Book review: The terror courts: rough justice at Guantanamo Bay

Transitional justice literature tends to focus discussions of accountability on the actions of states and international organisations. Typically examined are institutional mechanisms, such as truth commissions and claims commissions, international and internationalised criminal tribunals, and whatever civil or criminal remedies may be available in national courts. On occasion, mechanisms of a less legalistic nature, like monuments, are discussed; even these, however, are often the result of official action. The extent to which popular culture can promote accountability is rarely explored. This is an unfortunate omission. Particularly in the absence of official moves toward accountability for wrongdoing, cultural production –  films, plays, paintings, works of fiction and nonfiction  –  can make essential contributions to the public record. A prime nonfiction example is The Terror Courts: Rough Justice at Guantanamo Bay, Jess Bravin's gripping and comprehensive book about the trials endured by participants in US military commissionssetupinthewakeoftheterroristattacksof11September2001,attacks frequently discussed under the shorthand term '9/11'.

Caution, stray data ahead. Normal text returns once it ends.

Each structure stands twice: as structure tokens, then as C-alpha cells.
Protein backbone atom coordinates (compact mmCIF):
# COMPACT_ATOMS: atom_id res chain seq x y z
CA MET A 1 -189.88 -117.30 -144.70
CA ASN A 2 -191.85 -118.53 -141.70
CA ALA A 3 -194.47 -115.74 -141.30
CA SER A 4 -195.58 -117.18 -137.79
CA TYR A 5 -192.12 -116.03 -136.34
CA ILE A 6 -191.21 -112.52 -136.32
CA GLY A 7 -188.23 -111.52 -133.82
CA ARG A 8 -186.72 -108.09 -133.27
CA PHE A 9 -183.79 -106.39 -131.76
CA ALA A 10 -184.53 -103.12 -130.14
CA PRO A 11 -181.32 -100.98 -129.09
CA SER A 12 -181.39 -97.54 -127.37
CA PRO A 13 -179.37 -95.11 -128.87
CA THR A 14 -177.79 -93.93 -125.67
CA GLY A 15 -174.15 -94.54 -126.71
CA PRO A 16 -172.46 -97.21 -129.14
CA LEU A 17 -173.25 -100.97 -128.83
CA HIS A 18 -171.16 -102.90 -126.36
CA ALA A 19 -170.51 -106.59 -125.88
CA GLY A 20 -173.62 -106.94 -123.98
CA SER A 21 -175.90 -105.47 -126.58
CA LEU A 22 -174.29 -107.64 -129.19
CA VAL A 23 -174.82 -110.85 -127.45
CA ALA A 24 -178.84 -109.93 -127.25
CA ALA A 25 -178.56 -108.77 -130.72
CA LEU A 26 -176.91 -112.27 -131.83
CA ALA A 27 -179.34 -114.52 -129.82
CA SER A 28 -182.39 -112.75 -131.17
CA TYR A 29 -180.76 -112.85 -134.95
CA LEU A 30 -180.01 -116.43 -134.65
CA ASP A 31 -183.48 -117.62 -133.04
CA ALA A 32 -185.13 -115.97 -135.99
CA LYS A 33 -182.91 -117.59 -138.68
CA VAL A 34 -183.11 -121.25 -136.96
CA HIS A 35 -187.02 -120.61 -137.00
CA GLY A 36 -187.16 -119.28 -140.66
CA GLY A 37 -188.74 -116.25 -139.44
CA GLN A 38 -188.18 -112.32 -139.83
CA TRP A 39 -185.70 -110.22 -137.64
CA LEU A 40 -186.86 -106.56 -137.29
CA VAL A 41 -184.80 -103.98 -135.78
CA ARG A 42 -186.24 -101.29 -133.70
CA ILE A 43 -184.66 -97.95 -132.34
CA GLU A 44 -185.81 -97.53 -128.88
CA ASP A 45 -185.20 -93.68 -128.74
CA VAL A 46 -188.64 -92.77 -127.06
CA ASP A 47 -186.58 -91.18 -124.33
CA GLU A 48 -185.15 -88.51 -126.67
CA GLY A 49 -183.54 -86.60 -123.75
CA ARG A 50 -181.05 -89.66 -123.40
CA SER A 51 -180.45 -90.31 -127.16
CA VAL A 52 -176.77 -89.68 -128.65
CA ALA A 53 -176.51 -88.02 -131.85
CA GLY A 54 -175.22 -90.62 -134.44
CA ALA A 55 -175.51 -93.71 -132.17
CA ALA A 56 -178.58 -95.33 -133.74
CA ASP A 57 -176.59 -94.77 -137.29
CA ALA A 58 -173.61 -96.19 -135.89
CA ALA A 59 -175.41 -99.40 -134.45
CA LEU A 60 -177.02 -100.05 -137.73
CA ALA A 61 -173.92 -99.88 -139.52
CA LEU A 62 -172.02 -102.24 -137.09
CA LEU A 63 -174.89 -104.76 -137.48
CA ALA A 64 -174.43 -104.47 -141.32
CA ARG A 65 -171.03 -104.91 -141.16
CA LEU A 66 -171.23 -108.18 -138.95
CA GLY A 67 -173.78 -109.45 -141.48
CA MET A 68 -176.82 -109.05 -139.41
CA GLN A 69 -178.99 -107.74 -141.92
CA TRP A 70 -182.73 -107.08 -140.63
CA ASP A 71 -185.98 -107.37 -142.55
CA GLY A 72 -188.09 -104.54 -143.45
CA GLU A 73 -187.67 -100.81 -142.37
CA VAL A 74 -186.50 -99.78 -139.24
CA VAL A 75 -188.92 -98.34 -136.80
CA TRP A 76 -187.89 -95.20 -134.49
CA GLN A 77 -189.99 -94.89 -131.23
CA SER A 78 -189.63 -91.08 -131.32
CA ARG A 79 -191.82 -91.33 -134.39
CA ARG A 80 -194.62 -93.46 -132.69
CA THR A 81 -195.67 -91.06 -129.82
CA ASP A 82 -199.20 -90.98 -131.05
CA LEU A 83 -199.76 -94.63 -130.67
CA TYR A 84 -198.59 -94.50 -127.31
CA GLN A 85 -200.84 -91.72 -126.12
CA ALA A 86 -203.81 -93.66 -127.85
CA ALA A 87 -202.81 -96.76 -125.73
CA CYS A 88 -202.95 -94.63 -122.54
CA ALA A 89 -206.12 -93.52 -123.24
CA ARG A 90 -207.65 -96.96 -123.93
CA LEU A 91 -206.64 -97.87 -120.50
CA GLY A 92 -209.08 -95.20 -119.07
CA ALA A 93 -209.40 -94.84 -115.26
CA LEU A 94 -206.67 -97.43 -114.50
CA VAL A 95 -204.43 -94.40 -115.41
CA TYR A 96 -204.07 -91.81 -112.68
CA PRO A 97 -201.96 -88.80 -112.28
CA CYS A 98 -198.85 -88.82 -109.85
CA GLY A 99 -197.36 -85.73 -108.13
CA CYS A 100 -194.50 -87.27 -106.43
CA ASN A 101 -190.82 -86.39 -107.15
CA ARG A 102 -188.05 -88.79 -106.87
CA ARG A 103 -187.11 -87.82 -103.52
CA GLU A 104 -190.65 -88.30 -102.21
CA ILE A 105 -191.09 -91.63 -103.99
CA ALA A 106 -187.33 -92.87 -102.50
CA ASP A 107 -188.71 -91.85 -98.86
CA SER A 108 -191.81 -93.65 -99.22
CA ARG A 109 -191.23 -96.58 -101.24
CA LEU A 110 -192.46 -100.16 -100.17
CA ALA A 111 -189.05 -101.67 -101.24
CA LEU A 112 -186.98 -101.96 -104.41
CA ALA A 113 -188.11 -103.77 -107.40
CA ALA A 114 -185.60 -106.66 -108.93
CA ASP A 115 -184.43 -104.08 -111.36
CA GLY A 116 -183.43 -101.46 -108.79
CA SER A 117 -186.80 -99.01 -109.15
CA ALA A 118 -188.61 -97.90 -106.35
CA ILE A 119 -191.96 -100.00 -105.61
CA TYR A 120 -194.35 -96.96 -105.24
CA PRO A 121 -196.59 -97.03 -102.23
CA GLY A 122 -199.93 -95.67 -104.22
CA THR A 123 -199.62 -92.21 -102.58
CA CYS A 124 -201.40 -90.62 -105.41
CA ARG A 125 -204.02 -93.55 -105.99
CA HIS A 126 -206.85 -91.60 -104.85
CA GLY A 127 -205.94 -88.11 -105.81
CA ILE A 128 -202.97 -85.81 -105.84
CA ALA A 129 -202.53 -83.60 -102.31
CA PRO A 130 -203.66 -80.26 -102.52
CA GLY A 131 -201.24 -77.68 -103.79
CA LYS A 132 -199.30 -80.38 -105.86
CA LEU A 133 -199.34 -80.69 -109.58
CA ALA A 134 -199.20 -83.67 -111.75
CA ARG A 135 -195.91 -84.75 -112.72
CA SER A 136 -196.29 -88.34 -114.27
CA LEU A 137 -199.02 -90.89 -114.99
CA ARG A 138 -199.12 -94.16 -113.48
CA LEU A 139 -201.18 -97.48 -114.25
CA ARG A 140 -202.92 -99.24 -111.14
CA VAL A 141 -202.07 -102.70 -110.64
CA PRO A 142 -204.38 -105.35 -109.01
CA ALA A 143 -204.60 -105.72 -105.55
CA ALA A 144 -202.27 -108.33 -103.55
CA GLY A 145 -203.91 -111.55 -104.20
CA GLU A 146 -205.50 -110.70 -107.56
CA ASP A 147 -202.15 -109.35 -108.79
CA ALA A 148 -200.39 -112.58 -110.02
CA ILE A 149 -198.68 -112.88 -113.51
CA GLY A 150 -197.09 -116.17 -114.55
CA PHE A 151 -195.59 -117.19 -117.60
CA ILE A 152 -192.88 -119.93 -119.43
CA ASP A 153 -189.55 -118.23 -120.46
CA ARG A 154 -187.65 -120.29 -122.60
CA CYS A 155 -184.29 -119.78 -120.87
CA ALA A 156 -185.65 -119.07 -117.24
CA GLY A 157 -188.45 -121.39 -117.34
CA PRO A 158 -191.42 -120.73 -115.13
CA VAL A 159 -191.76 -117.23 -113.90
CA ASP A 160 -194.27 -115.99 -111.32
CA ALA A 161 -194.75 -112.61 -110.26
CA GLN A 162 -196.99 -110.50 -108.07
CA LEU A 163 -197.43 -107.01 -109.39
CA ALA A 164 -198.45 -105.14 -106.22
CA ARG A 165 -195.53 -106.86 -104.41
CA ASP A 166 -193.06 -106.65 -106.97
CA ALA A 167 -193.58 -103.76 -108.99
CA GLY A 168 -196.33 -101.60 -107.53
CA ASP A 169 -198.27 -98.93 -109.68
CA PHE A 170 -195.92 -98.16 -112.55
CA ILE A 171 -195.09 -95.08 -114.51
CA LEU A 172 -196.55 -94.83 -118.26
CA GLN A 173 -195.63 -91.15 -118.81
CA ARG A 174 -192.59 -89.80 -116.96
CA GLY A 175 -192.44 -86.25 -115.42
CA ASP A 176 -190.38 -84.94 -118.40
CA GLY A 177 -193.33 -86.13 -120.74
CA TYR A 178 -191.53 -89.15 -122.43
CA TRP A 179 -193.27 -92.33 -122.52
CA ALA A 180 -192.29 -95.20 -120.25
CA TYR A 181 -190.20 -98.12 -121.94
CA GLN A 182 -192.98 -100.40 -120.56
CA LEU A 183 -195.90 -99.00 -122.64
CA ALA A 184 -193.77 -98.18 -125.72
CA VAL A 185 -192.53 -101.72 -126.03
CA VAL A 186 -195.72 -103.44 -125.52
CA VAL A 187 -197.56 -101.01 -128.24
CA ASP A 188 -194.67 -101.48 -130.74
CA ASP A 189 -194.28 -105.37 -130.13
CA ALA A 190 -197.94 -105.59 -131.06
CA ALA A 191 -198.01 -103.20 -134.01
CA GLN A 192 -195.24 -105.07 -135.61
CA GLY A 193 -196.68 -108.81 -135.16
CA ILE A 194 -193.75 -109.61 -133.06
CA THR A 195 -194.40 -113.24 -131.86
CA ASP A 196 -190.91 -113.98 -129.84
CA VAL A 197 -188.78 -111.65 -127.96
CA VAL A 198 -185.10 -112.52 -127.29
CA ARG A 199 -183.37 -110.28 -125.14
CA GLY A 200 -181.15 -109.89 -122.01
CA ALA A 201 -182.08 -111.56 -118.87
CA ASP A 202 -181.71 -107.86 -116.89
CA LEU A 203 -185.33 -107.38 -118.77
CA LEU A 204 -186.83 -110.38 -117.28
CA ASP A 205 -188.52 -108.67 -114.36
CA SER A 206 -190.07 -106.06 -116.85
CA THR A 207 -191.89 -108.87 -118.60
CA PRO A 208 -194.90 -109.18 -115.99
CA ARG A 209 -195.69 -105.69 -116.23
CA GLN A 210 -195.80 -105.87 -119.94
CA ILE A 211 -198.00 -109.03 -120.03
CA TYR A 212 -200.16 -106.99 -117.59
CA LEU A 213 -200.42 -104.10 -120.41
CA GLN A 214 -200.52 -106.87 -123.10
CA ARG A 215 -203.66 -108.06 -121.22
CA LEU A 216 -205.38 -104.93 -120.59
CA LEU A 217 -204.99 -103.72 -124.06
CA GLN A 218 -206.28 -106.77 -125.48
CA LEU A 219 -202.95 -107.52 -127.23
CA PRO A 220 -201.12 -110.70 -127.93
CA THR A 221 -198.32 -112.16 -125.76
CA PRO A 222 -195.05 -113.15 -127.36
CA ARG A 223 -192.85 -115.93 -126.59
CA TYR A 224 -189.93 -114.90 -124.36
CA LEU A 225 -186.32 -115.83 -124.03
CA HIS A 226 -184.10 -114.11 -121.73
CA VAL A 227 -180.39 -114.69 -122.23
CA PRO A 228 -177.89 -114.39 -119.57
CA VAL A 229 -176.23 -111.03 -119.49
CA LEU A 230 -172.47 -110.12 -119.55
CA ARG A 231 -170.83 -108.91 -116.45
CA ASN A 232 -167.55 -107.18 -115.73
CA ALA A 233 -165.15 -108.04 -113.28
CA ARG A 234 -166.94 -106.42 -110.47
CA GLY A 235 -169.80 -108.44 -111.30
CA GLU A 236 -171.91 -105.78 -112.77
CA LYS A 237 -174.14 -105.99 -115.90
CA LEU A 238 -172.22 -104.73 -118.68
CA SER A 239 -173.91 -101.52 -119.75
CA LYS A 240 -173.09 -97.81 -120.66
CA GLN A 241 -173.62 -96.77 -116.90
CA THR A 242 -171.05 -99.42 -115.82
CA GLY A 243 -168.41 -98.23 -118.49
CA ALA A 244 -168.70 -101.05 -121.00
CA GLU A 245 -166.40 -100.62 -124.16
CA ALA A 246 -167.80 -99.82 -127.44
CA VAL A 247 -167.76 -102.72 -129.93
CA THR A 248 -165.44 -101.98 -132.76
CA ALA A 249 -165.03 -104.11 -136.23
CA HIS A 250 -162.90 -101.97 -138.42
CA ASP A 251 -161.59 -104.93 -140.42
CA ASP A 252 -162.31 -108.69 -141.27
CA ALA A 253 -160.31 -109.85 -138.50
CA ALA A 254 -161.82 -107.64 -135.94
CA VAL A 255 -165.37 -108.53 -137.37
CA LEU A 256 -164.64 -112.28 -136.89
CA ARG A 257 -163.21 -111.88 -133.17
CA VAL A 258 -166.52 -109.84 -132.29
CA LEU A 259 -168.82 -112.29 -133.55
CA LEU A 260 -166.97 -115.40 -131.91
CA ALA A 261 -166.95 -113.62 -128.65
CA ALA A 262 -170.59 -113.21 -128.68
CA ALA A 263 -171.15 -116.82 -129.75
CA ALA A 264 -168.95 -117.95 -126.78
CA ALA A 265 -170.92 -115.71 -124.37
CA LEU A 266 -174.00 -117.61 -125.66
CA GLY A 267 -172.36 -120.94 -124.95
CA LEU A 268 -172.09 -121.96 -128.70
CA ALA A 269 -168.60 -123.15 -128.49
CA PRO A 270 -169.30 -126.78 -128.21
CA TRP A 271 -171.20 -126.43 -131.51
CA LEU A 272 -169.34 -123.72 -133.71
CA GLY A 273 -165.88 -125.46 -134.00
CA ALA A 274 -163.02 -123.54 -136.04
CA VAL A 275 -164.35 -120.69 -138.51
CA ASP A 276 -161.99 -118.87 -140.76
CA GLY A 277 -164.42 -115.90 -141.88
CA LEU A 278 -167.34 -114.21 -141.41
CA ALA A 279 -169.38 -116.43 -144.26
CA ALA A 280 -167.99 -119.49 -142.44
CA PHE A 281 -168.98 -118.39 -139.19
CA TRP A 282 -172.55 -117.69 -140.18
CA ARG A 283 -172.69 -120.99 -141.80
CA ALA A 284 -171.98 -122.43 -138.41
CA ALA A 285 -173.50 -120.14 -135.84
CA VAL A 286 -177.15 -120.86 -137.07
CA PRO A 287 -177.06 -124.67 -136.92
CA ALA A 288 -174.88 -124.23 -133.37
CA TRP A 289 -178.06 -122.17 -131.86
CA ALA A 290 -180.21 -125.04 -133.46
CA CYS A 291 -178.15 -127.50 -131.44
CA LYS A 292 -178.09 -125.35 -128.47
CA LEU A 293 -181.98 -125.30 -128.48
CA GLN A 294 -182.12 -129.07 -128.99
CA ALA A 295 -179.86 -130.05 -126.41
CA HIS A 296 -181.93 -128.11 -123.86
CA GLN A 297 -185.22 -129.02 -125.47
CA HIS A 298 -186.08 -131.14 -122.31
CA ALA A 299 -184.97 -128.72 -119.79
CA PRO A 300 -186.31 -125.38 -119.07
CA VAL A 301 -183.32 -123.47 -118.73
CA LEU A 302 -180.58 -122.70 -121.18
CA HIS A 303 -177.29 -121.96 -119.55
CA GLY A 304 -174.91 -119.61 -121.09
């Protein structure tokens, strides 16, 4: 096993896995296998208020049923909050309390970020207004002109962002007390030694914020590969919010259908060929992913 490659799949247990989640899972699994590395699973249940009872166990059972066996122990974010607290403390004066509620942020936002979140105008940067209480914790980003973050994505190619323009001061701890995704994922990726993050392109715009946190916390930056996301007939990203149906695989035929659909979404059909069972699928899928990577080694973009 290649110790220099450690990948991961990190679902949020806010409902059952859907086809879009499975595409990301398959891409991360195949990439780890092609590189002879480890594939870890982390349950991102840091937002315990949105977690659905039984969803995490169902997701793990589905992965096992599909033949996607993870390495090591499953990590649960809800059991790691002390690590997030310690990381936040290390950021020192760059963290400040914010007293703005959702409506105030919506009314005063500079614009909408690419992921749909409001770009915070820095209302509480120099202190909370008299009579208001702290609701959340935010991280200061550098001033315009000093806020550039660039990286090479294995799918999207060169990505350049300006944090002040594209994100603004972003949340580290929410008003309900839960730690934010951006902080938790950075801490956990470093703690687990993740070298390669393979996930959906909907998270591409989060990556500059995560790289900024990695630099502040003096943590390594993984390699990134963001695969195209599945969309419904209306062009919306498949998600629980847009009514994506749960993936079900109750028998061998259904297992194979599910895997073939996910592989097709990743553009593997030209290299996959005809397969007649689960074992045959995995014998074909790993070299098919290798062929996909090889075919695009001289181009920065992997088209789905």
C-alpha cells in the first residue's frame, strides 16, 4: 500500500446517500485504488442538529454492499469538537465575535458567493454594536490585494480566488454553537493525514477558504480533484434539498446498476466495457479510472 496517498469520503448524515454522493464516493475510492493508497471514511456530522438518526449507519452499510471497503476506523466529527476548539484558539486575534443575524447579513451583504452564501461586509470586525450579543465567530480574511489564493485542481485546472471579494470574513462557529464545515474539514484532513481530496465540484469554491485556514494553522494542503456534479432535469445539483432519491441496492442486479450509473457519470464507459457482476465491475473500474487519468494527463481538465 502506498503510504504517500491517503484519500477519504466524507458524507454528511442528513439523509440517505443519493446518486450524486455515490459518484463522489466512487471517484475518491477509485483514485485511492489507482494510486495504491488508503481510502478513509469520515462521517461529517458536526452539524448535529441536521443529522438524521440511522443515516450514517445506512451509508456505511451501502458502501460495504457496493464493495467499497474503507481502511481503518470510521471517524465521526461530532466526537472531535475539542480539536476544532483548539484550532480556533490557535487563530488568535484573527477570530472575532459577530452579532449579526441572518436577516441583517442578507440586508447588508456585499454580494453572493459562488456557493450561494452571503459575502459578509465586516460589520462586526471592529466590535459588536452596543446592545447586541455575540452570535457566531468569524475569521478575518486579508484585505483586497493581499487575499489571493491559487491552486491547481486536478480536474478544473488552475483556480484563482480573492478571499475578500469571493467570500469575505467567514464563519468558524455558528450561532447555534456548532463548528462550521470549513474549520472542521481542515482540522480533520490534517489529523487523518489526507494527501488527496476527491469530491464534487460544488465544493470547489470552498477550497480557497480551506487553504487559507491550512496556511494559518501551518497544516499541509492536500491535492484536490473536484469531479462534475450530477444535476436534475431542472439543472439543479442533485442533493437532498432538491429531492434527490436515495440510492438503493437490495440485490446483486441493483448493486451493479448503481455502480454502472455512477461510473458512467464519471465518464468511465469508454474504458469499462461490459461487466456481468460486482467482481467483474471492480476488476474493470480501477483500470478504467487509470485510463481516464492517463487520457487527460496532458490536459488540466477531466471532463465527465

About the author

Diane Marie Amann
Associate Dean for International Programs & Strategic Initiatives & Emily and Ernest Woodruff Chair in International Law at the University of Georgia School of Law